South Africa is extremely strategically located, whether we are talking about Cape Town or Durban, but you cannot be a fantastic maritime capital with only a few strengths. South Africa needs to build the full package, which means working very systematically over a sustained period of time.
DNV GL is certainly committed to sharing our expertise with the country. We contribute significantly on the educational front – in South Africa as in globally, in terms of lecturing at universities and collaborating with government initiatives.
IT: We work with maritime academies, as well as the Norwegian embassies and Innovation Norway. As an example, we recently organized an industry breakfast on the topic of digitalization where we gave presentations on industry developments.
Going back to the consistent standards we uphold everywhere in the world, the most important thing we can contribute to the maritime success of any location is the guarantee that we provide quality services to the vessels that stop there.
To begin wrapping up, where would you like to see DNV GL in Africa in five years?
GF: Having built a large and sustainable base of primarily local employees in Africa, we not only have sustainable but also scalable operations. Over the next five years, we will continue investing in our people, with a focus on the younger generation, because typically in a downturn, an organization ends up with its more senior staff. Focusing on the next generation of talent is a priority now.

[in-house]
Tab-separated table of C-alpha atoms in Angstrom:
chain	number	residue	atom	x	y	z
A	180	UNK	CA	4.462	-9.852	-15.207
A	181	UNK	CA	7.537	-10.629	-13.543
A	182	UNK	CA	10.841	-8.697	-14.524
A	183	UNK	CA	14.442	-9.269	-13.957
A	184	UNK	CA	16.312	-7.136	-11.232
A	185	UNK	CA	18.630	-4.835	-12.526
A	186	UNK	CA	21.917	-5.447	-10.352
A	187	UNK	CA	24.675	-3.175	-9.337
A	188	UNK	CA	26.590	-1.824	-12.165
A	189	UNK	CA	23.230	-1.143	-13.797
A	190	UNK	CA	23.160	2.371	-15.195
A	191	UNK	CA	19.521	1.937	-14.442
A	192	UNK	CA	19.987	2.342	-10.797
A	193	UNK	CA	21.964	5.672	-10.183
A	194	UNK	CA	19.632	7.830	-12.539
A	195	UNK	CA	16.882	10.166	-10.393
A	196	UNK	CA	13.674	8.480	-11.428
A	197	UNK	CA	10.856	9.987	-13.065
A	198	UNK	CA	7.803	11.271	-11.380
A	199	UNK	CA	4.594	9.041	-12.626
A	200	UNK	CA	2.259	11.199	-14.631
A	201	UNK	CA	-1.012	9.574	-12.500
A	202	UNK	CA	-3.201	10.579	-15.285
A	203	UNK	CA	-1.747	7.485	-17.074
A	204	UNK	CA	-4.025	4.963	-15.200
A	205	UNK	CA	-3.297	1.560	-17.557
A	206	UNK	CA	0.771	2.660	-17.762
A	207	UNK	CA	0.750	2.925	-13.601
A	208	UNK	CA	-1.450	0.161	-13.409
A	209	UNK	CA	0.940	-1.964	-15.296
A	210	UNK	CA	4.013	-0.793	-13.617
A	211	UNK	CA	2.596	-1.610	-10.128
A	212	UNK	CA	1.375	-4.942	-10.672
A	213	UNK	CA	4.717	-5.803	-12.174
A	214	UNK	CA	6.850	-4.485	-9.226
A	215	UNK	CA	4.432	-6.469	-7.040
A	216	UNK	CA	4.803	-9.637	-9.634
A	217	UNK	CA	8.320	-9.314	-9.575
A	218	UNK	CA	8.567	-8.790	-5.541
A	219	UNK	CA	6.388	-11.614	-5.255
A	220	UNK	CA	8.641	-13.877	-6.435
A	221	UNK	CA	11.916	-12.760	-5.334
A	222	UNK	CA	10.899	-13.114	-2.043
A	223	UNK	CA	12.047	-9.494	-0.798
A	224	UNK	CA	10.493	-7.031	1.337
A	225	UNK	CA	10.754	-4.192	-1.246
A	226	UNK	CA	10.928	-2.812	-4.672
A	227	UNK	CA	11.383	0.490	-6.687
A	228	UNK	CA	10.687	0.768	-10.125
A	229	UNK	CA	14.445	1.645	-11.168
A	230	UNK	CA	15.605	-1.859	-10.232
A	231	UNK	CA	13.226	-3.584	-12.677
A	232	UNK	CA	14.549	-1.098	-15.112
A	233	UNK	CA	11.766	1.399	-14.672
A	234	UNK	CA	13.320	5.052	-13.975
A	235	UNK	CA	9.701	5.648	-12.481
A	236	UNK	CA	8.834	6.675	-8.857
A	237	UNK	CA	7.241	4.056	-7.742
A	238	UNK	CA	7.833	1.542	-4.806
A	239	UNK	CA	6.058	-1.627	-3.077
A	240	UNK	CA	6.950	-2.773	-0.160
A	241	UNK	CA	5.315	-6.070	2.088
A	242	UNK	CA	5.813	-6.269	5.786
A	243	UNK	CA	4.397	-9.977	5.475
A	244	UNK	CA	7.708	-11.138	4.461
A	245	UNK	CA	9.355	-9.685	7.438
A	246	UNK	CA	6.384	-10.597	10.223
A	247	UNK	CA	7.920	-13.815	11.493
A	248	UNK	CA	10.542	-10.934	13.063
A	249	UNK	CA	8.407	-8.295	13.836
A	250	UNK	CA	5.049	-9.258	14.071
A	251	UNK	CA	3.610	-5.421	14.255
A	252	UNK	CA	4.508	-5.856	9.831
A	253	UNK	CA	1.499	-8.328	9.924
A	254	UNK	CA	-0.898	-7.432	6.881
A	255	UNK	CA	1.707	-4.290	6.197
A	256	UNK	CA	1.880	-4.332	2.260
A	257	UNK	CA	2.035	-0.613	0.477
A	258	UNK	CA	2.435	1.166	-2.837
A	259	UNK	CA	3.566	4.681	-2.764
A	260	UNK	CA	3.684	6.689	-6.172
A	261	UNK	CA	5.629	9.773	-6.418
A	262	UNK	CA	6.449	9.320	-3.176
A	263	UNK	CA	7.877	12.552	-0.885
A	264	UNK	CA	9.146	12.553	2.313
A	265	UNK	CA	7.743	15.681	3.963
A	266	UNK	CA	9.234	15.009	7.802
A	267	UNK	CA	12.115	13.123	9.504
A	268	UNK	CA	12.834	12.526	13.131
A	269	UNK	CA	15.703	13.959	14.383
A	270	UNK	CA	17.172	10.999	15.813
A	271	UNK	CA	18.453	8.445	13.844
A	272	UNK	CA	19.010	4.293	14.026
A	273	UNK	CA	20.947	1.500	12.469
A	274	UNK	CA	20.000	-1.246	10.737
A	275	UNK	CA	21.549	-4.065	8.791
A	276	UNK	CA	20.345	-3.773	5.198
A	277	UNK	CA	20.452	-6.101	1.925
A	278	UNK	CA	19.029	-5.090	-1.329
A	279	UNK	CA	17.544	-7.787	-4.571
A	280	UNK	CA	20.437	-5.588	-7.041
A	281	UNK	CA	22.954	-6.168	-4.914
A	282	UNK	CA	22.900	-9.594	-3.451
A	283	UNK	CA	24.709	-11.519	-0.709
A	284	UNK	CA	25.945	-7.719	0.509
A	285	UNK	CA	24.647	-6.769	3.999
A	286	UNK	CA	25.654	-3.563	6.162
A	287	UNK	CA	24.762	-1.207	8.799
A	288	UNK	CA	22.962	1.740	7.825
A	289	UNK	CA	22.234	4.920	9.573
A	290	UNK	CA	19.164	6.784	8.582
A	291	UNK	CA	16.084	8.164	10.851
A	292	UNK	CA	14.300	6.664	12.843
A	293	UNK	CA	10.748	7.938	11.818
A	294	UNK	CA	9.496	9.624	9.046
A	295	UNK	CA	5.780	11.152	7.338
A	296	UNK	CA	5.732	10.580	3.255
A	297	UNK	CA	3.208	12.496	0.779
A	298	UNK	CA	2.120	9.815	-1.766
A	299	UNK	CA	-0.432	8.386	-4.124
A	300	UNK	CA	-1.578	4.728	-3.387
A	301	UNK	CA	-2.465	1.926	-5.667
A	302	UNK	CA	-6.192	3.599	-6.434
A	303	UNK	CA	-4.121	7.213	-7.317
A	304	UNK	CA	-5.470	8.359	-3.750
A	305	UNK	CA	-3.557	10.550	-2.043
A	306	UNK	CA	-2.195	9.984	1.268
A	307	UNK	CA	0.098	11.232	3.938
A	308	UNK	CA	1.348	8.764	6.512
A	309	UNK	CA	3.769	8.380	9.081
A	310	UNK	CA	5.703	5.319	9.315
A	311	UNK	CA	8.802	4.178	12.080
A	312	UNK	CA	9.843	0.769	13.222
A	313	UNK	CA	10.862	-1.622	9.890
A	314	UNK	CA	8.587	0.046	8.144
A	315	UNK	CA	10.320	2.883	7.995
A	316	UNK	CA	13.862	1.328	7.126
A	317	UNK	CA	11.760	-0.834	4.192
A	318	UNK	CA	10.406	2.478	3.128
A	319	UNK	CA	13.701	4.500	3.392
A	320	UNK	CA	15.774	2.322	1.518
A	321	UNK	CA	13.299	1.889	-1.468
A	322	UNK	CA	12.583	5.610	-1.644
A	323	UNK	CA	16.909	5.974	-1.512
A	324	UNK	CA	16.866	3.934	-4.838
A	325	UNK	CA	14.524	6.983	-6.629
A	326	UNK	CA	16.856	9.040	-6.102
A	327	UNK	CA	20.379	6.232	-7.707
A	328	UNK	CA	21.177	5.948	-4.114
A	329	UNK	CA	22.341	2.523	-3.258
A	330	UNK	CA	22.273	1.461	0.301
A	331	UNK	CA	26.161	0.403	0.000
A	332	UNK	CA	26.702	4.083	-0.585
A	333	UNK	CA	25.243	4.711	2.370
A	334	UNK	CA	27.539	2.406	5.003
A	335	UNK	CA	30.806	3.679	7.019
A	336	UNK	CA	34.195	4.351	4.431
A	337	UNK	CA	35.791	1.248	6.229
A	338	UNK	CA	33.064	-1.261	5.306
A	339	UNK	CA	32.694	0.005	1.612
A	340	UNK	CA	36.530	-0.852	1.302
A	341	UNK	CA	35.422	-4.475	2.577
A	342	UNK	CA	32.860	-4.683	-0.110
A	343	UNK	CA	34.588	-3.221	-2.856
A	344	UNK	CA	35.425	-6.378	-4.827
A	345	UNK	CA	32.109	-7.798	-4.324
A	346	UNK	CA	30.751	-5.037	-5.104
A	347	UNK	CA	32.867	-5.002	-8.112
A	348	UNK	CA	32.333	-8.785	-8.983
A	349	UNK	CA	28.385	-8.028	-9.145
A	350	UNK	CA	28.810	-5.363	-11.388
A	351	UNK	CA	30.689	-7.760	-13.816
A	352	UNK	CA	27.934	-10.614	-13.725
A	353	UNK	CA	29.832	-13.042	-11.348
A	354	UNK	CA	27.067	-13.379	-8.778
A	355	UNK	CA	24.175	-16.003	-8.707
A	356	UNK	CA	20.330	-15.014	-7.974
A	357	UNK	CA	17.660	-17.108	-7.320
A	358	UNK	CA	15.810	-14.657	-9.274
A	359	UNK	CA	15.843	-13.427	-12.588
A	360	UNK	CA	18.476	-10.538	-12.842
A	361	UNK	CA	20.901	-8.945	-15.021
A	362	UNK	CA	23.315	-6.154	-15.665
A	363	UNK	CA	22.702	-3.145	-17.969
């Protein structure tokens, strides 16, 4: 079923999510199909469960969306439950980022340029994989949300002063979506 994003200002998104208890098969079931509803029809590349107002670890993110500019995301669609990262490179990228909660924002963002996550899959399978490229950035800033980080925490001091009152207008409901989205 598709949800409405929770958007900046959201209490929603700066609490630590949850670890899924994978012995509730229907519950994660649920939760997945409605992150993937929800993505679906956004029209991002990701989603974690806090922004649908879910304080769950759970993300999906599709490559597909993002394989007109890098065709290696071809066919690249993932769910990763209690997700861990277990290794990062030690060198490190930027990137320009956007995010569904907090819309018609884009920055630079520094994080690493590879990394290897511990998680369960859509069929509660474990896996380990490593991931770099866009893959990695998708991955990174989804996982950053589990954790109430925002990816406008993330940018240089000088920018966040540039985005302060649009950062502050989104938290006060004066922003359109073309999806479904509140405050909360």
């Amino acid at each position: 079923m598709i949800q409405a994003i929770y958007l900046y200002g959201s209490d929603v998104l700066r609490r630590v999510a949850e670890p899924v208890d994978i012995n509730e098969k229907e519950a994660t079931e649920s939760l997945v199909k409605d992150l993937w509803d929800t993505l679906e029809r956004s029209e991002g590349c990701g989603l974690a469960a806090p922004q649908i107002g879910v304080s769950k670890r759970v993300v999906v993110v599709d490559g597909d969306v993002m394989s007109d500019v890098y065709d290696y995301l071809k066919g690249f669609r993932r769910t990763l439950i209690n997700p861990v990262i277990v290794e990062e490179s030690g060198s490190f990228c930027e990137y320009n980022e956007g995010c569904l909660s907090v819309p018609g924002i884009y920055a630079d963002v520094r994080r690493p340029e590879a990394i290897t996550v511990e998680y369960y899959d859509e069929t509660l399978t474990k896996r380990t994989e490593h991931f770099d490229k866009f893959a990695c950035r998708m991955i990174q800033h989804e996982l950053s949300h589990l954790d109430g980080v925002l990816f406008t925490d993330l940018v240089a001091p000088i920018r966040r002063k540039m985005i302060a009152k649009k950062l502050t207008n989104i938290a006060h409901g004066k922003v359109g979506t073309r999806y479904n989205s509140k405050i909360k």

From a business development perspective, staying close to our clients in Africa is also very important. We want to demonstrate that we are part of their journey into Africa from day one.
What is really exciting about Africa is that there are new markets opening up all the time. We have Ghana turning into a hotspot in West Africa for instance, because of its relative political stability and new oil and gas developments. Senegal is another example, and so is Mozambique, which now has huge gas prospects. We need to stay on our toes and follow the trends and scale according to our client base.
After all, DNV GL has over 300 offices in 100 countries: we know how to run an international business on the base of the right opportunities.
IT: The opportunities here are very attractive but companies need to be prepared. Africa is a continent where you need to look at, and plan for, the long term. Having been around for 154 years, DNV GL is not playing the six-month game. We are here to stay.